Treatment of Rotator Cuff Injury
By Robert Dow Hoffman, M.D
Each year, more than four million people in the United States visit their doctor for diagnosis and treatment of shoulder problems. While there are many potential causes of shoulder pain, rotator cuff problems account for a large percentage of these visits. This is especially true for people over 40 years old. Rotator cuff problems become increasingly common as we get older, and for some people, the pain associated with them can be quite debilitating.
The term "rotator cuff" refers to the four muscles that originate on the shoulder blade (scapula) and insert on the top of the humerus, effectively covering the ball of the shoulder joint. These muscles work in a coordinated fashion to rotate and elevate the shoulder. Sitting directly above these muscles are a bony extension of the scapula called the acromion, and the end of the collarbone or clavicle. These bones can be easily felt just under the skin on the top of the shoulder. Normally, as you move your shoulder, these rotator cuff muscles glide smoothly under this bony roof with the help of a thin fluid filled sac called a bursa found between the rotator cuff and the acromion.
As a result of advancing age, overuse, or a traumatic event, this smooth motion can be lost and rotating and elevating the shoulder can become painful. The fluid filled sac or bursa can become inflamed, a condition known as "bursitis." As the problem progresses, the tendons of the rotator cuff can wear and become thickened, a condition known as "tendonitis." Later, as the injury to the rotator cuff progresses, the tendons of the rotator cuff can fail and detach from the humerus resulting in a "rotator cuff tear."
The main complaint of patients with rotator cuff problems is pain. Although some patients can recall a specific event or injury that caused their shoulder pain, most patients cannot. It often occurs with activities such as throwing and overhead lifting. Many patients note they are unable to sleep on the painful shoulder. They may also note weakness or decreased endurance when using the affected arm. Some patients feel a grinding sensation when they move their shoulder.
When patients present these symptoms to their doctor, a careful history, physical exam, and regular x-rays are often used to differentiate rotator cuff problems from other causes of shoulder pain. In some cases, magnetic resonance imaging (MRI) or ultrasound may also be used to assist in making the correct diagnosis. X-rays may also be taken after dye has been injected into the shoulder in a test called an arthrogram to diagnose a rotator cuff tear. This test, although common in the past, is used less often today with the advent of MRI.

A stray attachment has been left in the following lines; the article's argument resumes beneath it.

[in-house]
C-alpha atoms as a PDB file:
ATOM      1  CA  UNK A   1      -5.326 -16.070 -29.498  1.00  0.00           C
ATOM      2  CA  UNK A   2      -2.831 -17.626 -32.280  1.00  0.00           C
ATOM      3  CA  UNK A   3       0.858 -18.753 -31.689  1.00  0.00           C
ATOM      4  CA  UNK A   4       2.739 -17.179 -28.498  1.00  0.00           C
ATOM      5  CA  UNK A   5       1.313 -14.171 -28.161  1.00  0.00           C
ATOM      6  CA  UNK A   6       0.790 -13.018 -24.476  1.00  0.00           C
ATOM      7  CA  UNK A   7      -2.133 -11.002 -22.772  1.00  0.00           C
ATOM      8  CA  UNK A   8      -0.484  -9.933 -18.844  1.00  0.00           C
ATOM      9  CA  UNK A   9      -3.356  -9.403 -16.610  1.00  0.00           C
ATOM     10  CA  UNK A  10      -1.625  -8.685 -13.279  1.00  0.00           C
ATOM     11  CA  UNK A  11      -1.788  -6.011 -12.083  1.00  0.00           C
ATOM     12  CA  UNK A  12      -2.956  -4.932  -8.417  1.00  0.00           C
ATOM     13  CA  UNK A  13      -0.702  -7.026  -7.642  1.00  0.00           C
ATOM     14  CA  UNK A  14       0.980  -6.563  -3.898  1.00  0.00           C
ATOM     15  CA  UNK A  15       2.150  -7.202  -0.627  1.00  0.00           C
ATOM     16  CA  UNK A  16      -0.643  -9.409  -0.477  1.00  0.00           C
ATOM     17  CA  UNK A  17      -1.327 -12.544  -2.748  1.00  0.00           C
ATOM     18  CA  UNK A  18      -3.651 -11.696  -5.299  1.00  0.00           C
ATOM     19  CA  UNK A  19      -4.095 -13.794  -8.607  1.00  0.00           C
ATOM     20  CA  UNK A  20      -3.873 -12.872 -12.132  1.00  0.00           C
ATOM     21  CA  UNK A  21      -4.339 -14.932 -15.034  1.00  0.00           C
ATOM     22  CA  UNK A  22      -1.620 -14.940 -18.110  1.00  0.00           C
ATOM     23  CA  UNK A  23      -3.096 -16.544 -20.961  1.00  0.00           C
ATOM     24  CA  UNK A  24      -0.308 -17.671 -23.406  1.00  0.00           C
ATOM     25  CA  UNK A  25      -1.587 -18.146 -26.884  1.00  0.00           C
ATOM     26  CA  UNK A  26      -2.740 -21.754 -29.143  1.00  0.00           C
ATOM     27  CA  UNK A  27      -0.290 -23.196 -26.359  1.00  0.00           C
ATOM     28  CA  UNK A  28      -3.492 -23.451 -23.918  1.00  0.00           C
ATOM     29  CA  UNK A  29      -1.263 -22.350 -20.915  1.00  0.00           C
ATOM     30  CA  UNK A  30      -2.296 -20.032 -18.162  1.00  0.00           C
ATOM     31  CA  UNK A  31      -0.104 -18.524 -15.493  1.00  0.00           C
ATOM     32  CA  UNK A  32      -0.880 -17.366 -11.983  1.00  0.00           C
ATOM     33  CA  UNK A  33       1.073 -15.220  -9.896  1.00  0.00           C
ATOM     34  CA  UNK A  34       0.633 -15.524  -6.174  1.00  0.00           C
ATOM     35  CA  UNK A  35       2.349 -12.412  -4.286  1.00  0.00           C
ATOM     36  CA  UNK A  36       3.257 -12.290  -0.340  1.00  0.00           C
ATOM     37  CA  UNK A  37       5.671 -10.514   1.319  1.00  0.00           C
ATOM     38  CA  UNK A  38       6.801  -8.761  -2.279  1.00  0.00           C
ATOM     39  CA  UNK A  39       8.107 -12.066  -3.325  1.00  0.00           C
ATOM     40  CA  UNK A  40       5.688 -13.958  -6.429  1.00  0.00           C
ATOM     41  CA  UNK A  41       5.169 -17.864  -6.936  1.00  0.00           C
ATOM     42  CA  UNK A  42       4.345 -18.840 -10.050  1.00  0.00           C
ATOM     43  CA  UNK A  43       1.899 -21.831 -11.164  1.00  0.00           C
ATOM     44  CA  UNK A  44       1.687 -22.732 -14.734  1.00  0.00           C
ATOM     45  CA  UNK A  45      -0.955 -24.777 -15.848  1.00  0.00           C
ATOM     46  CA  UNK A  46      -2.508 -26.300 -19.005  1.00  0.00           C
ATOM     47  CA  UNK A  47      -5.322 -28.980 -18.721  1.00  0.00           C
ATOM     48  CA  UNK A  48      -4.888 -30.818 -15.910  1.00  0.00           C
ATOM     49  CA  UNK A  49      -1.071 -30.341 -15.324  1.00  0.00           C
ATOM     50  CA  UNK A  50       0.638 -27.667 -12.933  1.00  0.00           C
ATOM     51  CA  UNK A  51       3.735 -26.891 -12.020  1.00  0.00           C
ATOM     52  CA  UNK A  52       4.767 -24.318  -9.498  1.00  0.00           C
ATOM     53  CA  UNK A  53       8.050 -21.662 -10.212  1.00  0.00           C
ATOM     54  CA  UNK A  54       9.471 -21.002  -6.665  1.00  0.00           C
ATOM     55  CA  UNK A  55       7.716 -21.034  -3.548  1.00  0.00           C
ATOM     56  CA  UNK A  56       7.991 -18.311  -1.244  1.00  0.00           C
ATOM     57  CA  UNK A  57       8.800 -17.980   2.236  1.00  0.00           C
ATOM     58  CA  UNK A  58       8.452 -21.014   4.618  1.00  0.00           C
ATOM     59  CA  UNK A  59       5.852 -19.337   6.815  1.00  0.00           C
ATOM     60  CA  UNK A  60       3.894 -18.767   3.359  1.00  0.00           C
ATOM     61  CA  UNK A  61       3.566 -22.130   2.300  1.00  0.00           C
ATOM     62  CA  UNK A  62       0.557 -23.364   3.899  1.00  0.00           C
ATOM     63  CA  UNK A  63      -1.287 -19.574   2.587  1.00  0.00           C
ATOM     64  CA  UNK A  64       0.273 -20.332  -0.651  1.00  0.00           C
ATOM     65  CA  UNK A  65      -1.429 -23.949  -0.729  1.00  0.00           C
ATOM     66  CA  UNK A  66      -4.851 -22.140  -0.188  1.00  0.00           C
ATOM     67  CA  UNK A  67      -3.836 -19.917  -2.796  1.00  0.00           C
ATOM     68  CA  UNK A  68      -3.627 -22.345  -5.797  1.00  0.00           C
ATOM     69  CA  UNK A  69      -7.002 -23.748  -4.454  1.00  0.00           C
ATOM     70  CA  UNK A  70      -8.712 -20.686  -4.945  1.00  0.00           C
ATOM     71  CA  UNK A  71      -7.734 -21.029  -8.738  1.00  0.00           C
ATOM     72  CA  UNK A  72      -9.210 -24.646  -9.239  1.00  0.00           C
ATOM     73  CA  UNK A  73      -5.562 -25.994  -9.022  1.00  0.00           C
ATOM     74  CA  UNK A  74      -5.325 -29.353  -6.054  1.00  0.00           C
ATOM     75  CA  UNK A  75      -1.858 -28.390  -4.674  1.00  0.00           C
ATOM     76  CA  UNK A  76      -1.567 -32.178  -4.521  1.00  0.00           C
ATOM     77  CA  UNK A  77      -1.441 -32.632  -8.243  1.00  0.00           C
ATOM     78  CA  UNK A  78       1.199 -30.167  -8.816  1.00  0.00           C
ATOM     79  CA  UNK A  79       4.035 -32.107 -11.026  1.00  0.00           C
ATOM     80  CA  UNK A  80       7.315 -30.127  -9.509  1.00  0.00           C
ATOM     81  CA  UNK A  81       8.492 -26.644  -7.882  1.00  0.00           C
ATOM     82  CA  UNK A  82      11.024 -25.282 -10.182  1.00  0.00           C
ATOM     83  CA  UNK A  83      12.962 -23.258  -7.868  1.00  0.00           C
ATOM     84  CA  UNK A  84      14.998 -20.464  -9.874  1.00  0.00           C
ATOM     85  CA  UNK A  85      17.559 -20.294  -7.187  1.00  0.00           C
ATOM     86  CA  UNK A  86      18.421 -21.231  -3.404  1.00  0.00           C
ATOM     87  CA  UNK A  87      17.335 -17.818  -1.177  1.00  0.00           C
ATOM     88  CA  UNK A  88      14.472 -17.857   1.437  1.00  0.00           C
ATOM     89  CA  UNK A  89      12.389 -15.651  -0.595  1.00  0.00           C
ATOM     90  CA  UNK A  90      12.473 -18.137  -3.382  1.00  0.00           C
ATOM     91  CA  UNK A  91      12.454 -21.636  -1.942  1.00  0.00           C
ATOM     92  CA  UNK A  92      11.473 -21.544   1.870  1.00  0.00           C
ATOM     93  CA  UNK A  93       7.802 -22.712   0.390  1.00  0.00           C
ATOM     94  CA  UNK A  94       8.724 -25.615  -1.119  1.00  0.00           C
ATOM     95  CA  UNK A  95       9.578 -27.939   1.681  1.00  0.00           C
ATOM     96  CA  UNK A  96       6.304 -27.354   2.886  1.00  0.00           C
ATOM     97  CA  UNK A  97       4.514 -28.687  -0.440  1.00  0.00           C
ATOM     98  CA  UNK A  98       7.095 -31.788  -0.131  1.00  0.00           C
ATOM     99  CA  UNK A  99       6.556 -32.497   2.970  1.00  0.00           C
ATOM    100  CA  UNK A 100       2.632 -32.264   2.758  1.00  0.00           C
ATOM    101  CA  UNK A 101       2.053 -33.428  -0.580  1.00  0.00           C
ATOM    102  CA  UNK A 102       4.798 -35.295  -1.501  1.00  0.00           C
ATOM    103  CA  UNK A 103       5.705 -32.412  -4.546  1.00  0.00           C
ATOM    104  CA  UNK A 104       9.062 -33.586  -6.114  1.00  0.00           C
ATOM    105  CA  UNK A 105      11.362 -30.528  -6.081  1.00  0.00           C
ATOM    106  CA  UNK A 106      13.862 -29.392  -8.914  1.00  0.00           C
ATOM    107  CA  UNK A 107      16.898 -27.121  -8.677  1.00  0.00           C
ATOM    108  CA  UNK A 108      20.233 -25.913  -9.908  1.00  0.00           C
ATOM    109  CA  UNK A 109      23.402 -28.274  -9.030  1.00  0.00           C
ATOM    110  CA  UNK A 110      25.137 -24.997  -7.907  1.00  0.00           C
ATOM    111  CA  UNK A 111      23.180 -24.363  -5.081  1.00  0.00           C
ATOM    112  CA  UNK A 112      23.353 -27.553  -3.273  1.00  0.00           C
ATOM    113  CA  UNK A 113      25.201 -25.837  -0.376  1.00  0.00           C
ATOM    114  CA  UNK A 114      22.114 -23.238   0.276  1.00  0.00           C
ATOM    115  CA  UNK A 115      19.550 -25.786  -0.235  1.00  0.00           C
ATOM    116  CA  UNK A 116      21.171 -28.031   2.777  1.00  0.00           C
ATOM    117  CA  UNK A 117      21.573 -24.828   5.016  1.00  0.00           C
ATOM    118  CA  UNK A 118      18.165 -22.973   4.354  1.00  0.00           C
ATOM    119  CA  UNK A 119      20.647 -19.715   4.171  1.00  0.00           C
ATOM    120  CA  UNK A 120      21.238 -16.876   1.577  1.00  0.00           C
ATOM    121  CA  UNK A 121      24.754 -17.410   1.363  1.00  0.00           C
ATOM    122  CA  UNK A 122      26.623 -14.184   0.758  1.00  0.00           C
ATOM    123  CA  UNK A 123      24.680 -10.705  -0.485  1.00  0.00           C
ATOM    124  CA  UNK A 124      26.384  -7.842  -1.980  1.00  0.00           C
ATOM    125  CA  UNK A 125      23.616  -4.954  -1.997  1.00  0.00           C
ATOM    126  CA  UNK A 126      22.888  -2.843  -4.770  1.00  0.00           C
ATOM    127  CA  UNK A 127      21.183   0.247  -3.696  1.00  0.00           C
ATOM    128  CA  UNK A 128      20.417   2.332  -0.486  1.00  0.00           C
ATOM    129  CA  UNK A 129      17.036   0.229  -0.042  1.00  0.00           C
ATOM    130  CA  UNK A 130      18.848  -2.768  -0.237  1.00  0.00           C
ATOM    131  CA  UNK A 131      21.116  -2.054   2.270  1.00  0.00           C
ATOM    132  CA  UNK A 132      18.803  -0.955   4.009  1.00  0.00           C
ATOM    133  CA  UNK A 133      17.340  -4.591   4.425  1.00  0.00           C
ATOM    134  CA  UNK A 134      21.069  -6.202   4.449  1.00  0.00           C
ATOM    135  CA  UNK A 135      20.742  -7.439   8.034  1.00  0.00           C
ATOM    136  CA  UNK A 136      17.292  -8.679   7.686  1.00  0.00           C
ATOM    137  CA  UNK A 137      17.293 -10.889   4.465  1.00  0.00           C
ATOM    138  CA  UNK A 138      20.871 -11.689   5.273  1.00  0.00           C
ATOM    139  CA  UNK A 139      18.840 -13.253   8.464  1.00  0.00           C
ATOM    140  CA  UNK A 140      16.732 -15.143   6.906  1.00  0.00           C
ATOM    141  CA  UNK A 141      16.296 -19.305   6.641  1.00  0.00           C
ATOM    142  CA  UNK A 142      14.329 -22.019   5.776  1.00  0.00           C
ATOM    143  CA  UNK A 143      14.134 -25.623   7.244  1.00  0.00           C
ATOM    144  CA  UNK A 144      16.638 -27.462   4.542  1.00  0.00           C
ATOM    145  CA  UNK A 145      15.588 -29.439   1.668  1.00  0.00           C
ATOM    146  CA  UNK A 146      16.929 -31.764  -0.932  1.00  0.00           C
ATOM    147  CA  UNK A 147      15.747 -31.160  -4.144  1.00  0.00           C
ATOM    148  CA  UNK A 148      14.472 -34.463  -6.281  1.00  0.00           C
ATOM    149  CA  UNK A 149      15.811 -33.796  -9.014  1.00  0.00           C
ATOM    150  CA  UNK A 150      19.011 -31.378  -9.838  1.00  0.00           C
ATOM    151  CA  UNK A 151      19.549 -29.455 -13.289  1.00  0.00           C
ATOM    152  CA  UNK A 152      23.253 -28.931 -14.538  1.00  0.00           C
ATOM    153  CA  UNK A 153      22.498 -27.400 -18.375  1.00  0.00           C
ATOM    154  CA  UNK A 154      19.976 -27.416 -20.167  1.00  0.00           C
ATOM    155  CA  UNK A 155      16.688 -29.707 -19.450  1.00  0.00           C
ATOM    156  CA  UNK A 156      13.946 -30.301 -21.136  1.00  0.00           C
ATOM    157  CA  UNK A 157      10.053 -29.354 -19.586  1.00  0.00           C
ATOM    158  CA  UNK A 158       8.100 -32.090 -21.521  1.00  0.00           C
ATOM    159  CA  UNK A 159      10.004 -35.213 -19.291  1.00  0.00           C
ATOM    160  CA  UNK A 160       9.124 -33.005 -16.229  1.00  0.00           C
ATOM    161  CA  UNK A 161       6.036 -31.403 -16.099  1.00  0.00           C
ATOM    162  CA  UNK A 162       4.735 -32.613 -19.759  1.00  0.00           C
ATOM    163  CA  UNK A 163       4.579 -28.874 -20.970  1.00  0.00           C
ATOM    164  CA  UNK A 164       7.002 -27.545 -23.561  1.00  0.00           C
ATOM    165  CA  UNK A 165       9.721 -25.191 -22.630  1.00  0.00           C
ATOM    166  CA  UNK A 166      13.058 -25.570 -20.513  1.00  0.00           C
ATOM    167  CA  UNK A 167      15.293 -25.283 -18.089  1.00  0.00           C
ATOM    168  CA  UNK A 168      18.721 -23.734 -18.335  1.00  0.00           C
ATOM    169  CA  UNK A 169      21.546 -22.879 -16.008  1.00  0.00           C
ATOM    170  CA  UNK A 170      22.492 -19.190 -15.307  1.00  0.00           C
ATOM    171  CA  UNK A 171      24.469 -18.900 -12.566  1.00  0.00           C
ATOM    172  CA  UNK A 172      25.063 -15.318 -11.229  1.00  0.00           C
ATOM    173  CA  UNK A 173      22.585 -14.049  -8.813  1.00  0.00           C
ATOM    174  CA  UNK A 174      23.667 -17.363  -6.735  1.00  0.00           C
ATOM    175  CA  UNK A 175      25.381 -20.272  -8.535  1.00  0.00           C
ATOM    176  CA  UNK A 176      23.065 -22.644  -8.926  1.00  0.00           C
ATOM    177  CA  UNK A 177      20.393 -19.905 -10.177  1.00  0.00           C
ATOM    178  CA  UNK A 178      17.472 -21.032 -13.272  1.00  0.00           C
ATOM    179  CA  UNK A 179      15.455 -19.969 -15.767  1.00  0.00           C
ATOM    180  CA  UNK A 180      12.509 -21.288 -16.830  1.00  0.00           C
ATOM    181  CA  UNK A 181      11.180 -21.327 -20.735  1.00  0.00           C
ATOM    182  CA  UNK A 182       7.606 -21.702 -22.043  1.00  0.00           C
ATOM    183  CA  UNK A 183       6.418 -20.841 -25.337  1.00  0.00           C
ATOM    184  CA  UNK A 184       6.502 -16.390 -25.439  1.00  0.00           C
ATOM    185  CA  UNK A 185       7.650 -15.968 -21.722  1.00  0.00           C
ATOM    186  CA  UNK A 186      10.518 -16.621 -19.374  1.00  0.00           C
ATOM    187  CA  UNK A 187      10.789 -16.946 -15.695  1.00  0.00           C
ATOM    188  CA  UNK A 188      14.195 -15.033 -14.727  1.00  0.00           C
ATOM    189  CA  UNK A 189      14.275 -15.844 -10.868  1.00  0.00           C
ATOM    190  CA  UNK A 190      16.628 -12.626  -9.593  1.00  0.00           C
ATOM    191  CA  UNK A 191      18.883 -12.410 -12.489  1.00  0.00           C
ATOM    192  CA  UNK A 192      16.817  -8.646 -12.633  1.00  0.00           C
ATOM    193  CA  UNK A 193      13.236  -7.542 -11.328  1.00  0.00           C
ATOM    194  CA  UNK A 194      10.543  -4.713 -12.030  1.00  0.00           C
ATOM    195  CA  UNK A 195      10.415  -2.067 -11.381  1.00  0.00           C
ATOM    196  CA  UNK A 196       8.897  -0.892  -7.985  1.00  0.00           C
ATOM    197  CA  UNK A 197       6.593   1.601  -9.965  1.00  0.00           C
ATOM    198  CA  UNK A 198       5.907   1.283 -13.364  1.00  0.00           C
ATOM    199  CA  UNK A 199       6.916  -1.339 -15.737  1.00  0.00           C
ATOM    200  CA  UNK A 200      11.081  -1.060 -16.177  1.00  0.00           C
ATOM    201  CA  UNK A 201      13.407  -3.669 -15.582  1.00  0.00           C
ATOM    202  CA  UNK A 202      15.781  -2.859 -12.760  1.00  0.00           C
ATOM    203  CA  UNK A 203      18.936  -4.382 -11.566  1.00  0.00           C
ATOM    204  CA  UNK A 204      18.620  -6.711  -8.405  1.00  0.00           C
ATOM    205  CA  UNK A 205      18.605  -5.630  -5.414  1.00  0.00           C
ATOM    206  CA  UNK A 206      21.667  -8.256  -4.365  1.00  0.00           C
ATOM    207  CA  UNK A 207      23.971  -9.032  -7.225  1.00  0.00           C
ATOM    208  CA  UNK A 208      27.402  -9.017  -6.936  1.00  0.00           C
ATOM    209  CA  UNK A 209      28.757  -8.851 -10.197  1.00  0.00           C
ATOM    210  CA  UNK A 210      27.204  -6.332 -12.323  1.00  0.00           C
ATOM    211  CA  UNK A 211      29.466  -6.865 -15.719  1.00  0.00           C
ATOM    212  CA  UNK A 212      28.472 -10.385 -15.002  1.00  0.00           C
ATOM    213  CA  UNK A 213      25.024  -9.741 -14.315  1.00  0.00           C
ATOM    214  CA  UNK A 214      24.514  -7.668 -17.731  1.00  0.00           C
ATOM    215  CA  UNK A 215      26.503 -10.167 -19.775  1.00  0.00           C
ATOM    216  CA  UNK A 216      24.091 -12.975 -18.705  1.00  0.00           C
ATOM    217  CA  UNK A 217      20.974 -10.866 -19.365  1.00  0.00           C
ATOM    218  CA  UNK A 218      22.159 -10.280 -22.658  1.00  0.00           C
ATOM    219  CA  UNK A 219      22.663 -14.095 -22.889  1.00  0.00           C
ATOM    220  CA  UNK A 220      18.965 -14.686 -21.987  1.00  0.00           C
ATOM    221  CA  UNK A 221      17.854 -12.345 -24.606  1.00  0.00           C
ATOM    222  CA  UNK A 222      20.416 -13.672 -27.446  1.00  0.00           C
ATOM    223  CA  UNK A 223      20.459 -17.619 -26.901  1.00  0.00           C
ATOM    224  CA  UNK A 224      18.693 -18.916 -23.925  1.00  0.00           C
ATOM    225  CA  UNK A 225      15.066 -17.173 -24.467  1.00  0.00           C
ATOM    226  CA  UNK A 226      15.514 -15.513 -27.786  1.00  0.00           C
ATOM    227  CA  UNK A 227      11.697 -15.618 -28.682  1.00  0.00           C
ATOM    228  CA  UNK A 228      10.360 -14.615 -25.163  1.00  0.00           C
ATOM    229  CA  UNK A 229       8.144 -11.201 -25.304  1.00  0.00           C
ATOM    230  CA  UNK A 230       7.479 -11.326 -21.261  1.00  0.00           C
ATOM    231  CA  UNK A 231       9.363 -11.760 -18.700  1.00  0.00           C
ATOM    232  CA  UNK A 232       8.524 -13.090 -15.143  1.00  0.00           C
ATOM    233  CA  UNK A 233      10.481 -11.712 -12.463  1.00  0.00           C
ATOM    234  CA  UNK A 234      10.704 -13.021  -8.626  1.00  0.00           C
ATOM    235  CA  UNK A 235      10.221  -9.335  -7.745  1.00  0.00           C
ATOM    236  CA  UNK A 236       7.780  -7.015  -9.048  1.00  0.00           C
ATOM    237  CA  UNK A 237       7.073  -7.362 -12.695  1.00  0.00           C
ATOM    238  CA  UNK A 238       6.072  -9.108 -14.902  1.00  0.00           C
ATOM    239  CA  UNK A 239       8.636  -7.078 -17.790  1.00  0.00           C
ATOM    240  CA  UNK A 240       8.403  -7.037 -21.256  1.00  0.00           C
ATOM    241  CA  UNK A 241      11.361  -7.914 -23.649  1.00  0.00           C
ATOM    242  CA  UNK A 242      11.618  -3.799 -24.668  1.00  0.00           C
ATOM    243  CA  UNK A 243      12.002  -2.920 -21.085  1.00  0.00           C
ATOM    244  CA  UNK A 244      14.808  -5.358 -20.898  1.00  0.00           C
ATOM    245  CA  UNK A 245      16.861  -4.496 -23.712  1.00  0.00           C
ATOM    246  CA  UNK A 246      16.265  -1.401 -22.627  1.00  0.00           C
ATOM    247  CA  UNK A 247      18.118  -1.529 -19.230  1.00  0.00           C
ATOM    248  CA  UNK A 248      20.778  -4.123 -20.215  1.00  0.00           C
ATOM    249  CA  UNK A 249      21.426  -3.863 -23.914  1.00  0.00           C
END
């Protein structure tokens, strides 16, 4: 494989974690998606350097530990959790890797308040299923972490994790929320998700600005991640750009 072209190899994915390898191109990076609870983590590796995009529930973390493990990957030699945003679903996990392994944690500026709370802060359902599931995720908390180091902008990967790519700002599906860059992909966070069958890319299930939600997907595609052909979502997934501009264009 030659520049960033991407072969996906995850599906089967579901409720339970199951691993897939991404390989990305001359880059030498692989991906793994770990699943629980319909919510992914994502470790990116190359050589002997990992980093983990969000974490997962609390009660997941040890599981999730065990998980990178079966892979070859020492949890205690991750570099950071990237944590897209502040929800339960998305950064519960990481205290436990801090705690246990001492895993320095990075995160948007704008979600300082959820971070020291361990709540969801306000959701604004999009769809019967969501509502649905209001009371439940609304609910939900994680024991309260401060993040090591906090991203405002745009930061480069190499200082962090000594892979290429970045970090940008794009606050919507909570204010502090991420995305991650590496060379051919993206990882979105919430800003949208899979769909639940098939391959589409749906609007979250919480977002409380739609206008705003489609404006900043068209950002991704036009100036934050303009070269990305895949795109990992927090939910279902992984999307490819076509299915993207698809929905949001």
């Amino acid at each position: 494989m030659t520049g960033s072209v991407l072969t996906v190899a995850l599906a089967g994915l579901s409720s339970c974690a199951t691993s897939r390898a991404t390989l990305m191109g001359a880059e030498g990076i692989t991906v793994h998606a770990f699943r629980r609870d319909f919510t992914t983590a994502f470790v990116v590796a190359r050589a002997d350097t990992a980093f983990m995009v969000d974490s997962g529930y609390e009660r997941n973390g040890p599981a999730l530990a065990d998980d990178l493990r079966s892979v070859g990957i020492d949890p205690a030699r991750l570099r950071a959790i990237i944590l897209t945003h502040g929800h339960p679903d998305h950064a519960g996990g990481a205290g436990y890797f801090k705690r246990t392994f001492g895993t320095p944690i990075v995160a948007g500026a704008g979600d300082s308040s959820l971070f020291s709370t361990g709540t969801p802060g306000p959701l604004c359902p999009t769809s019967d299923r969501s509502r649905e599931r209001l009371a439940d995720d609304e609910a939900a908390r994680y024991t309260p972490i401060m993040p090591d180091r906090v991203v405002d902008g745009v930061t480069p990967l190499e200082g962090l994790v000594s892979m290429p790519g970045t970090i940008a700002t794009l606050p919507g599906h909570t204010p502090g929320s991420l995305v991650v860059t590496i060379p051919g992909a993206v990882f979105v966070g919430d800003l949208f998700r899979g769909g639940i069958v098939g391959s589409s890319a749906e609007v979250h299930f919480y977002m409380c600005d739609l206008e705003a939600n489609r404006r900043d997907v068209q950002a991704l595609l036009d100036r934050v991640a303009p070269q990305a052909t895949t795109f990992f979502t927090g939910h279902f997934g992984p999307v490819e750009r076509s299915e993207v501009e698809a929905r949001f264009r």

Once the rotator cuff problem has been identified, a number of treatment options are available. The majority of patients can be treated successfully with a combination of rest, use of pain relieving medications, and physical therapy. Physical therapy usually involves stretching exercises to improve motion along with exercises aimed at strengthening the rotator cuff muscles. An injection of a corticosteroid, often referred to as a "cortisone injection," can also be helpful in relieving pain. However, multiple injections of corticosteroids over a short period of time into the shoulder probably decrease the healing ability of the rotator cuff tendons and should be avoided.
Some patients continue to have pain despite several months of rest, physical therapy, and use of pain relieving medications. For those patients, surgical treatment may be considered. Surgical treatment of rotator cuff problems can be accomplished through an incision over the top of the shoulder, but over the past several years, arthroscopic treatment has become increasingly popular. Both methods are used to accomplish the same goals: repair the rotator cuff tendons to the humerus and remove all bone spurs that can abrade the rotator cuff. Arthroscopic surgery of the shoulder is performed using a small camera called an arthroscope placed into the shoulder through a small incision. This type of surgery offers similar long term outcomes to the standard open procedures but avoids large scars and damage to the deltoid muscle that can occur in an open procedure. The vast majority of patients can expect significant pain relief after rotator cuff surgery. However, the recommended treatment varies from patient to patient. Individual questions can be answered by your orthopaedic surgeon.
Dr. Hoffman can be contacted at Chatham Orthopedics, 4425 Paulsen Street, Savannah, GA 31405; 912-355-6615
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